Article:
Although FCC holds numerous benefits over a paternalistic approach to care, this doesn’t translate to its uptake by providers and implementation into clinical practice. For effective and optimal use, a few considerations need to be put in place. At the core, an understanding of FCC9 needs to surface, such as its specific constituents, the balance between a partnership and joint decision-making, as well as responsibility and autonomy levels of families, which do not always correlate with one another10.

Delivering care as described herein is best approached with practice and self-reflection, especially considering established healthcare delivery techniques practiced by providers. Our current medical system should adopt this approach in its curriculum as this generation assumes leadership positions and moves into practice. Of note, patient-oriented research11 has been gaining momentum in recent years with a vision of improving health outcomes and health care experience via evidence-based medicine. While specific details regarding patient-oriented research are not within the scope of this post, it should be considered complementary to patient-centered care as the two are mutually inclusive.


  1. Institute of Medicine. Crossing the quality chasm: A new health system for the 21st century. Washington, DC: National Academy Press; 2001.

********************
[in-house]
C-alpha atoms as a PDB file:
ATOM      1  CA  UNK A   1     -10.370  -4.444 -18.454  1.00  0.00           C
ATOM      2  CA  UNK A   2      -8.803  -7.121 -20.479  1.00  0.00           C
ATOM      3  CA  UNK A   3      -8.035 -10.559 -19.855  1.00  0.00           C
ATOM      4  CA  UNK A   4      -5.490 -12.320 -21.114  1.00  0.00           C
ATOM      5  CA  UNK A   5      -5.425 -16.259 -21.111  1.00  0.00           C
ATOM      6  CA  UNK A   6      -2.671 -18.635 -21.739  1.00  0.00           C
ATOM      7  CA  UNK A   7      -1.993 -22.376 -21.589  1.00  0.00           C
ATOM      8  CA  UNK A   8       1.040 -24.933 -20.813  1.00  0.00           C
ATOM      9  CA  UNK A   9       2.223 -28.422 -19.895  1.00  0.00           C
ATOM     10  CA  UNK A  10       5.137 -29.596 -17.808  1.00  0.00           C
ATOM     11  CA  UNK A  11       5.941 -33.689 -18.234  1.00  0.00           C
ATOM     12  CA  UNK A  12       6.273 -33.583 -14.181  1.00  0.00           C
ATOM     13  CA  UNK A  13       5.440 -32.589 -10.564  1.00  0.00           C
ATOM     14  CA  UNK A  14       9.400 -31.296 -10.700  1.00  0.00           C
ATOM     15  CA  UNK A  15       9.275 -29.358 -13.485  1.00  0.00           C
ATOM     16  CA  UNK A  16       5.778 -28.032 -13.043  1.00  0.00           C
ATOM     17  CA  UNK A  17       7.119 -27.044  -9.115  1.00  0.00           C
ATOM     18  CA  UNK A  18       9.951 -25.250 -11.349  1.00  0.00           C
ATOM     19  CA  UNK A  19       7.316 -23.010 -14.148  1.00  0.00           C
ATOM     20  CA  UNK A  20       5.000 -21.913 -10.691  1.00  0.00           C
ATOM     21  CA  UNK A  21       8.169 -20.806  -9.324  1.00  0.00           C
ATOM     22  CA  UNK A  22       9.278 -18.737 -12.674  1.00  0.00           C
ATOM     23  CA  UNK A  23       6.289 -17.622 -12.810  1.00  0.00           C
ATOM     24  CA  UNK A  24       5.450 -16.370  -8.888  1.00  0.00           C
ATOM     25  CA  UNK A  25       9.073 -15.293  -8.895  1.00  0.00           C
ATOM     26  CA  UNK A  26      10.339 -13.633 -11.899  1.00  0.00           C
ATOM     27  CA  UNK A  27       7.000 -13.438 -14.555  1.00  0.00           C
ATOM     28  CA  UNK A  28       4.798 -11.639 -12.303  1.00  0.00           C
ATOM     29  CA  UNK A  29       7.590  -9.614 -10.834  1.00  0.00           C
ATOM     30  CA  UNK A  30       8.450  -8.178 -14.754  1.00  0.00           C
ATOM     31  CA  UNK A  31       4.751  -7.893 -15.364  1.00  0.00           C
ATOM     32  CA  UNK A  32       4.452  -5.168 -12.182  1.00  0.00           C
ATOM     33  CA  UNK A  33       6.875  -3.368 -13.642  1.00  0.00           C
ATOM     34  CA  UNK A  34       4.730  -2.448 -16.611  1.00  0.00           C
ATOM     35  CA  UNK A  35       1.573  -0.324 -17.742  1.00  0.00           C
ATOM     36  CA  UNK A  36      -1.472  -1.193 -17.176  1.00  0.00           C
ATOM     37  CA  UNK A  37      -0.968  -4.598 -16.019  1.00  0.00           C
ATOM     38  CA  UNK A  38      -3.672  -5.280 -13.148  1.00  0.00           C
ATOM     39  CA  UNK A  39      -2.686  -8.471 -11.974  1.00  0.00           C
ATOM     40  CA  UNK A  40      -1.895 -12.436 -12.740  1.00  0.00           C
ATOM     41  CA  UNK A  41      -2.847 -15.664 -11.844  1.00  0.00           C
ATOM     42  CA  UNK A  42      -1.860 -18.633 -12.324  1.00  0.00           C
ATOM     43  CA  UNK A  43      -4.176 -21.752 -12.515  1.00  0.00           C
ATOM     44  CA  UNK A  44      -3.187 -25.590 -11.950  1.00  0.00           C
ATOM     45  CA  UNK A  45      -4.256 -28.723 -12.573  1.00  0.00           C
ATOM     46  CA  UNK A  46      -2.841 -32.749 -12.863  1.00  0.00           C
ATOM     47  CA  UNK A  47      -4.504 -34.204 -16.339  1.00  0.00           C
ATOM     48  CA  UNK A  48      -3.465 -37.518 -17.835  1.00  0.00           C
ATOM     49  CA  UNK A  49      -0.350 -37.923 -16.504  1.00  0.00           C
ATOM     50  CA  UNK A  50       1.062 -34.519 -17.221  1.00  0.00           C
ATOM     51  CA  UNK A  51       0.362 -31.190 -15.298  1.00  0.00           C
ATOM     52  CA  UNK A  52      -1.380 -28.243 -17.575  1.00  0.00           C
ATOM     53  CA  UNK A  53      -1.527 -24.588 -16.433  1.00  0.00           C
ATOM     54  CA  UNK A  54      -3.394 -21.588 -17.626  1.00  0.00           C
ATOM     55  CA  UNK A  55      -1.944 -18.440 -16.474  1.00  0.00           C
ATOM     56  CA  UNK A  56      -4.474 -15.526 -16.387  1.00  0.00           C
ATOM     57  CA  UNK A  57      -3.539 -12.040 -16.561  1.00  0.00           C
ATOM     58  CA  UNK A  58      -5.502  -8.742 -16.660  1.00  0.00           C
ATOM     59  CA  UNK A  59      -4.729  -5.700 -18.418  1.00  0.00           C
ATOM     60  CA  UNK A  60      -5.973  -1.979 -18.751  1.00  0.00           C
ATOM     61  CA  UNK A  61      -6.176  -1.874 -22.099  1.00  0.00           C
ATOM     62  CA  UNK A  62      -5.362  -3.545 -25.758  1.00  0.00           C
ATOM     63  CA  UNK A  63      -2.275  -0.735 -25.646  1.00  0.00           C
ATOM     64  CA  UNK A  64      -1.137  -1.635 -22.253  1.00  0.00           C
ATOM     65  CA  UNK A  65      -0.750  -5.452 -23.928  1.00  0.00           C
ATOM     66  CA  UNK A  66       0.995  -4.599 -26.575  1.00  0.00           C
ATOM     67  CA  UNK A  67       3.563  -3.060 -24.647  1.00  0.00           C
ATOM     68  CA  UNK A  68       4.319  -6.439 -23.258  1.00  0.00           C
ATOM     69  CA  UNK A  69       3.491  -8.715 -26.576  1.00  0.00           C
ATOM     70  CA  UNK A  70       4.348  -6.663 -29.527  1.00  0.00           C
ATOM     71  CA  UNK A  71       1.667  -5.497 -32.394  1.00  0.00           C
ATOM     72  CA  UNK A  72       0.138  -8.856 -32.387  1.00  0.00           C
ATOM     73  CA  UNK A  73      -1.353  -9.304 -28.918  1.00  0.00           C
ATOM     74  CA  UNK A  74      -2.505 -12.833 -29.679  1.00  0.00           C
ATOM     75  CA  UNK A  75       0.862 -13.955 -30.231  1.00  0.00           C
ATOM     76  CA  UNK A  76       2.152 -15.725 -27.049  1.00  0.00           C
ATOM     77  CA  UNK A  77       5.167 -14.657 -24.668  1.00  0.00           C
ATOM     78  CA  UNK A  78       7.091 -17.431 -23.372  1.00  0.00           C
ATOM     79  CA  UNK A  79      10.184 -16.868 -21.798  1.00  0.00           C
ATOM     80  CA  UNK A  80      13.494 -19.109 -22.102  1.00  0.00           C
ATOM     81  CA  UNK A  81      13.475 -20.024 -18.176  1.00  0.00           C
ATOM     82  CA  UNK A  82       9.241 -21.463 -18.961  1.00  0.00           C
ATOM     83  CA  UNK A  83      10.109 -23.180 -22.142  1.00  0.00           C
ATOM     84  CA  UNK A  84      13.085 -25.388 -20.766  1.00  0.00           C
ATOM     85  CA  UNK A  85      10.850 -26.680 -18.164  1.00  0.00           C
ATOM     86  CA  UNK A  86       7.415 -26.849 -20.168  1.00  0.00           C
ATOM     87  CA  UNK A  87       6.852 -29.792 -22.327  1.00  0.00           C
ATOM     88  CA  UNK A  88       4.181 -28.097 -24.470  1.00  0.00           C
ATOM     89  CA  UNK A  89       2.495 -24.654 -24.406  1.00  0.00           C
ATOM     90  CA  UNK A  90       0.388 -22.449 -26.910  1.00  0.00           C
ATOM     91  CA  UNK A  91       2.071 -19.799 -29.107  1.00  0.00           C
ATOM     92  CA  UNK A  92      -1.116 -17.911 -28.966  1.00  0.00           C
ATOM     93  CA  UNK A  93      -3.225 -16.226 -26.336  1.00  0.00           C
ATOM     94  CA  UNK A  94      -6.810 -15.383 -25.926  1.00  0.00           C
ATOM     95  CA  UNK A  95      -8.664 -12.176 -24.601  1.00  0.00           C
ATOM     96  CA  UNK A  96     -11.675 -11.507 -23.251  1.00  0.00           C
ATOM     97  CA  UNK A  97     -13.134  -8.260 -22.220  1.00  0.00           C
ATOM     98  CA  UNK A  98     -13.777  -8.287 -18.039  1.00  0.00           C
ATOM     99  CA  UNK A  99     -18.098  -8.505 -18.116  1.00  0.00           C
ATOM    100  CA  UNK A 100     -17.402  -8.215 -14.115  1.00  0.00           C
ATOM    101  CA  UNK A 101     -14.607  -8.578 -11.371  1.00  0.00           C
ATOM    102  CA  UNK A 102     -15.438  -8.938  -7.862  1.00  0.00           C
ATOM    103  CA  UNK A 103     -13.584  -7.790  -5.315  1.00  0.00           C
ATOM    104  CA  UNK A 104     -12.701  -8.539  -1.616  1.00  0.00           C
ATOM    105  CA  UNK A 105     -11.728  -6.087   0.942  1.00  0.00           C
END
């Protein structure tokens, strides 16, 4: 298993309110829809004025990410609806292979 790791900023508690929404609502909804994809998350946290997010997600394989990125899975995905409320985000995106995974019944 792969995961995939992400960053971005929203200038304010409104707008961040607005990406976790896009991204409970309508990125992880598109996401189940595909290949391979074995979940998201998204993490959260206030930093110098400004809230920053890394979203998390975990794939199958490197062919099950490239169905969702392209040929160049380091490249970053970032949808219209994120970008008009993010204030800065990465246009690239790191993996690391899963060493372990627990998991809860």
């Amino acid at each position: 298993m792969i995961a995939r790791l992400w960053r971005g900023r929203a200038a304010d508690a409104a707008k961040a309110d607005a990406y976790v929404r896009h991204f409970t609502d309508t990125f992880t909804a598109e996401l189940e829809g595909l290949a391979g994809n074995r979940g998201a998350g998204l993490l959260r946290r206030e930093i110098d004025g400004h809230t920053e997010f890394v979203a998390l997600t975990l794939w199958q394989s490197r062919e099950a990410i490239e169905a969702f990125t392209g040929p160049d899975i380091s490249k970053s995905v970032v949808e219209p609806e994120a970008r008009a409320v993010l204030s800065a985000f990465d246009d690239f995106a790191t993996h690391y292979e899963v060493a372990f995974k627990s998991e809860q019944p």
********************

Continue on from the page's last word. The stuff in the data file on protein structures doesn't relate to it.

2. Shelton TL, Stepanek JS. Family-centered care for children needing specialized health and developmental services. Association for the Care of Children’s Health, 7910 Woodmont Ave., Suite 300, Bethesda, MD 20814; 1994.
  3. Harrison TM. Family-centered pediatric nursing care: state of the science. Journal of pediatric nursing. 2010;25(5):335-43.
  4. Ewald H, Kirby J, Rees K, Robertson W. Parent-only interventions in the treatment of childhood obesity: a systematic review of randomized controlled trials. Journal of Public Health. 2013;36(3):476-89.
  5. Sisk BA, DuBois J, Kodish E, Wolfe J, Feudtner C. Navigating Decisional Discord: The Pediatrician’s Role When Child and Parents Disagree. Pediatrics. 2017;e20170234.
  6. Committee on hospital care and institute for patient- and family-centered care. Patient-and family-centered care and the pediatrician’s role. Pediatrics. 2012 Feb;129(2):394.
  7. Bertakis KD, Azari R. Patient-centered care is associated with decreased health care utilization. The Journal of the American Board of Family Medicine. 2011;24(3):229-39.
  8. Cheng H, Hayes D, Edbrooke‐Childs J, Martin K, Chapman L, Wolpert M. What approaches for promoting shared decision‐making are used in child mental health? A scoping review. Clinical psychology & psychotherapy. 2017.
  9. Kuo DZ, Houtrow AJ, Arango P, Kuhlthau KA, Simmons JM, Neff JM. Family-centered care: current applications and future directions in pediatric health care. Maternal and child health journal. 2012;16(2):297-305.
  10. Arango P. A parent’s perspective on family-centered care. Journal of Developmental and Behavioral Pediatrics1999;20(2):123–124.
  11. Canadian Institutes of Health Research (CIHR), Strategy for Patient-Oriented Research – Patient Engagement Framework, (retrieved October 1st, 2016)